The increasing dangers of skin cancer will be highlighted by the US Government's Environmental Protection Agency (EPA) with a Don't Fry Day on Friday, May 27.
According to the EPA, melanoma, the most serious skin cancer, is increasing in frequency in the United States and is now the most common cancer suffered both by the general population and also by those aged 25 to 29.
The message of Don't Fry Day is that while an American dies of skin cancer every hour it is possible, with a few simple precautions, to enjoy the warmer summer weather safely.
''Many people still do not realize that unprotected sun exposure can lead to skin cancer and other health problems,'' said Gina McCarthy, assistant administrator for EPA's Office of Air and Radiation. ''Simple steps such as using sunscreen, putting on sunglasses or wearing a hat can protect us and our families, while still enjoying the great outdoors.''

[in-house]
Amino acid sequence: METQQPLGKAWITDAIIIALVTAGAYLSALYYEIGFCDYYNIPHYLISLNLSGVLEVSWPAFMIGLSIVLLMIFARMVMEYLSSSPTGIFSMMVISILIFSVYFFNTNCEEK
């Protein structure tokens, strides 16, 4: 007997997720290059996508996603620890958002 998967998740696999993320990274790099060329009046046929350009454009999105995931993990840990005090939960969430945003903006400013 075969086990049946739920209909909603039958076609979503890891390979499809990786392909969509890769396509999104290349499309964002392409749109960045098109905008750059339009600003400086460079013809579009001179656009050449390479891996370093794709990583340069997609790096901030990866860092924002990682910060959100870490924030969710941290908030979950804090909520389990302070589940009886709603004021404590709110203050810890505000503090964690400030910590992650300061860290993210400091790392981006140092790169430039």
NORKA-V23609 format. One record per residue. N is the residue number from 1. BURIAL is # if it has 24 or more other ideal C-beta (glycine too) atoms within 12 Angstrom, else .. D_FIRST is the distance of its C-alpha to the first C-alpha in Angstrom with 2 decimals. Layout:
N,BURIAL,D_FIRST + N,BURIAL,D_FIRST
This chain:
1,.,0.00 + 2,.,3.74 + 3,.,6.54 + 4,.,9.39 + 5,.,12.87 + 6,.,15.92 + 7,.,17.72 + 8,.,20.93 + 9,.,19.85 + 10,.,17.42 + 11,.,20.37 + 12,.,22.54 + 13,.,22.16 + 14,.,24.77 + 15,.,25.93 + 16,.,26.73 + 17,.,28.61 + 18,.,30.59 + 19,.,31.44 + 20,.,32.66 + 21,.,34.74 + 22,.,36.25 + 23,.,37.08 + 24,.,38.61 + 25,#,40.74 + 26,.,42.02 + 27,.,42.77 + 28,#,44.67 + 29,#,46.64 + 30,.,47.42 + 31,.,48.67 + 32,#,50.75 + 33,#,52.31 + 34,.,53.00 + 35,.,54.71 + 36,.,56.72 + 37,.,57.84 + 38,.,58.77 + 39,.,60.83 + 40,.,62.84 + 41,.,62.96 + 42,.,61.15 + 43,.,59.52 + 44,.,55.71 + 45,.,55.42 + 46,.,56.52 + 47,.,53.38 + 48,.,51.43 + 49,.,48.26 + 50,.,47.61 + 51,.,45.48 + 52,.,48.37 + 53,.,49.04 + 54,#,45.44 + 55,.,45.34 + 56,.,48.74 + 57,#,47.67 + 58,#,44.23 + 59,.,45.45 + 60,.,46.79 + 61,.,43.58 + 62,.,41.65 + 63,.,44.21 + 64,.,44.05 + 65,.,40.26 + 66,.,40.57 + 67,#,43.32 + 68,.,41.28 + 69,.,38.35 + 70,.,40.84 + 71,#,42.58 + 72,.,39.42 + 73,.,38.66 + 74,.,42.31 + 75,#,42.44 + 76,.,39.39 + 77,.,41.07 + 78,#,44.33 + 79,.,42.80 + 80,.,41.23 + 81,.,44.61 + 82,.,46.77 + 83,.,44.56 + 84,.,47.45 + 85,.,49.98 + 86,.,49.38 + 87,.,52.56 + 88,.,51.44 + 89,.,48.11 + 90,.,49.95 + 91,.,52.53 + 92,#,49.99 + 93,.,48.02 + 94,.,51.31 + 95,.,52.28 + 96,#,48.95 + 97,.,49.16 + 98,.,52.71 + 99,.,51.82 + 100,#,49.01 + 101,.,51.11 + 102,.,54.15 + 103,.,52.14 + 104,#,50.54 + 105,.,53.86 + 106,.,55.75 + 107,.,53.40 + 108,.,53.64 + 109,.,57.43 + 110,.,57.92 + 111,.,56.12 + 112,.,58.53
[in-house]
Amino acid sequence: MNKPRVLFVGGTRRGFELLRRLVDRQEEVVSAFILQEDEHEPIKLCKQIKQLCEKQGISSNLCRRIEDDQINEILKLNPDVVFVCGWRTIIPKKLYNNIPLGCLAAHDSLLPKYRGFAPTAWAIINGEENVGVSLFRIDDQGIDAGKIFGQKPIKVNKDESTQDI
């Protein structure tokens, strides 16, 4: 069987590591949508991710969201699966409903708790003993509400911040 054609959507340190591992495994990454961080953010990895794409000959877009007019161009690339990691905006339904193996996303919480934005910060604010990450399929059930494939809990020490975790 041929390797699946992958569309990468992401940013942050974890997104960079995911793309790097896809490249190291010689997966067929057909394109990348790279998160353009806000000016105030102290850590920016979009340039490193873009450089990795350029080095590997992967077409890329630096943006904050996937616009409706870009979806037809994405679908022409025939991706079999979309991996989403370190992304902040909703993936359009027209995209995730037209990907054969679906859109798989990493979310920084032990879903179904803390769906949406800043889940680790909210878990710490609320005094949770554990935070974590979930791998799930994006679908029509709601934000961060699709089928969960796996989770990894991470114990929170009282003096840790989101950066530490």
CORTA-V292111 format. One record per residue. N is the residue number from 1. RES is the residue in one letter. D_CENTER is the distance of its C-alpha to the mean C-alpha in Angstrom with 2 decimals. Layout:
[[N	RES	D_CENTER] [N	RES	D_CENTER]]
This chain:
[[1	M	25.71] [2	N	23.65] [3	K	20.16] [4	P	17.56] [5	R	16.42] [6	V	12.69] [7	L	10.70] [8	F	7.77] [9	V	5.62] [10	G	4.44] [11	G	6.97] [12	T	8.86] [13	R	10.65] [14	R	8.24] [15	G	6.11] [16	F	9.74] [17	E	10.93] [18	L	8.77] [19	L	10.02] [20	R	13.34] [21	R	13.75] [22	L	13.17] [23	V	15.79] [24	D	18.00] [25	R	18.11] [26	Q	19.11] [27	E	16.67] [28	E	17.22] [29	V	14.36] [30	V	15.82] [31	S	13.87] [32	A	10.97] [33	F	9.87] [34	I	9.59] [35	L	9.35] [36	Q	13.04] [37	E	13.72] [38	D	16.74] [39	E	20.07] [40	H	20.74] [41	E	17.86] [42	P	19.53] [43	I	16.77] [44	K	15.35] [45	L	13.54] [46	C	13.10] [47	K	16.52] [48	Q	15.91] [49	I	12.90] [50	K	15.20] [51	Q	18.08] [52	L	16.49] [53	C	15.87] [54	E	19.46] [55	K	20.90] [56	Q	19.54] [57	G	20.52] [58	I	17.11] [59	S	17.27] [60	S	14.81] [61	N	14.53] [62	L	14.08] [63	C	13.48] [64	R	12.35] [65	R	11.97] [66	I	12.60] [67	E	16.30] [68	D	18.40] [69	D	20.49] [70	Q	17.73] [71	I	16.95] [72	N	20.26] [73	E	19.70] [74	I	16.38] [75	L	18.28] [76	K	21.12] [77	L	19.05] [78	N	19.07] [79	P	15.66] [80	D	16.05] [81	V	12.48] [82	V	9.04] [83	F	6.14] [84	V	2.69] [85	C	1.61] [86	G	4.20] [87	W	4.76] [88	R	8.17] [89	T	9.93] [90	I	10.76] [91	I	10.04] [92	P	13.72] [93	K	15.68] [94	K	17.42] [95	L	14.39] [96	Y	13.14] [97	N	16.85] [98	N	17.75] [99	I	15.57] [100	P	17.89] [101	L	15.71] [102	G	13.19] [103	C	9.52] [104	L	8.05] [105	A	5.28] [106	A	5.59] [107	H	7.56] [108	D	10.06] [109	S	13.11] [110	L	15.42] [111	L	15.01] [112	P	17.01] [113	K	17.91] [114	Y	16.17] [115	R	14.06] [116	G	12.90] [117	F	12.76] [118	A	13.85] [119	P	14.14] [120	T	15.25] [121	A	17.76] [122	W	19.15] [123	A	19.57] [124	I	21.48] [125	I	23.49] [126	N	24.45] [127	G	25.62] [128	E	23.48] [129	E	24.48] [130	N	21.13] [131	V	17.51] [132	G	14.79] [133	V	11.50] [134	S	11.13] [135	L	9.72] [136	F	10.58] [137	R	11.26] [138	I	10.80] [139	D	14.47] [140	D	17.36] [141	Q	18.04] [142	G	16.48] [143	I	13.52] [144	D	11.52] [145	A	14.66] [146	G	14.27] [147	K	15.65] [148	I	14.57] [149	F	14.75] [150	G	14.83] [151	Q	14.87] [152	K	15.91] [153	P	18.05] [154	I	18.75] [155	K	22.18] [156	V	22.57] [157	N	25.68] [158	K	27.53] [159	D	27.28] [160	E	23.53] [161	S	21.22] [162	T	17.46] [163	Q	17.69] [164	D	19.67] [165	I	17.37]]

Skin cancer cases each year in the United States, more than two million, and now outnumber cancers of the breast, prostate, lung and colon combined. One in five Americans will develop the disease in their lifetime.
The main cause of skin cancer is overexposure to ultraviolet radiation from the sun and the EPA has released advice and common sense guidelines on how to minimise your risks of developing skin cancer.
''Slip, Slip, Slap, Wrap.'' Slip on a shirt. Slop on SPF 15+ sunscreen. Slap on a hat, and wrap on sunglasses to protect your body from overexposure to the sun.
Look for shade during the hours of peak sunshine between 10am and 4pm.
Check the UV index to see when the greatest risk from the sun will be. You can find the forecast on the EPA UV Index site.
Avoid burning, which increases the risk of cancer. Even tanning increases your risk, whether from the Sun or artificial sources.
Use plenty of sunscreen with a Sun Protection Factor of at least 15.
Take more care close to water, sand and/or snow, which reflect UV radiation.
Sunlight gives us vitamin D, so make sure your diet includes enough.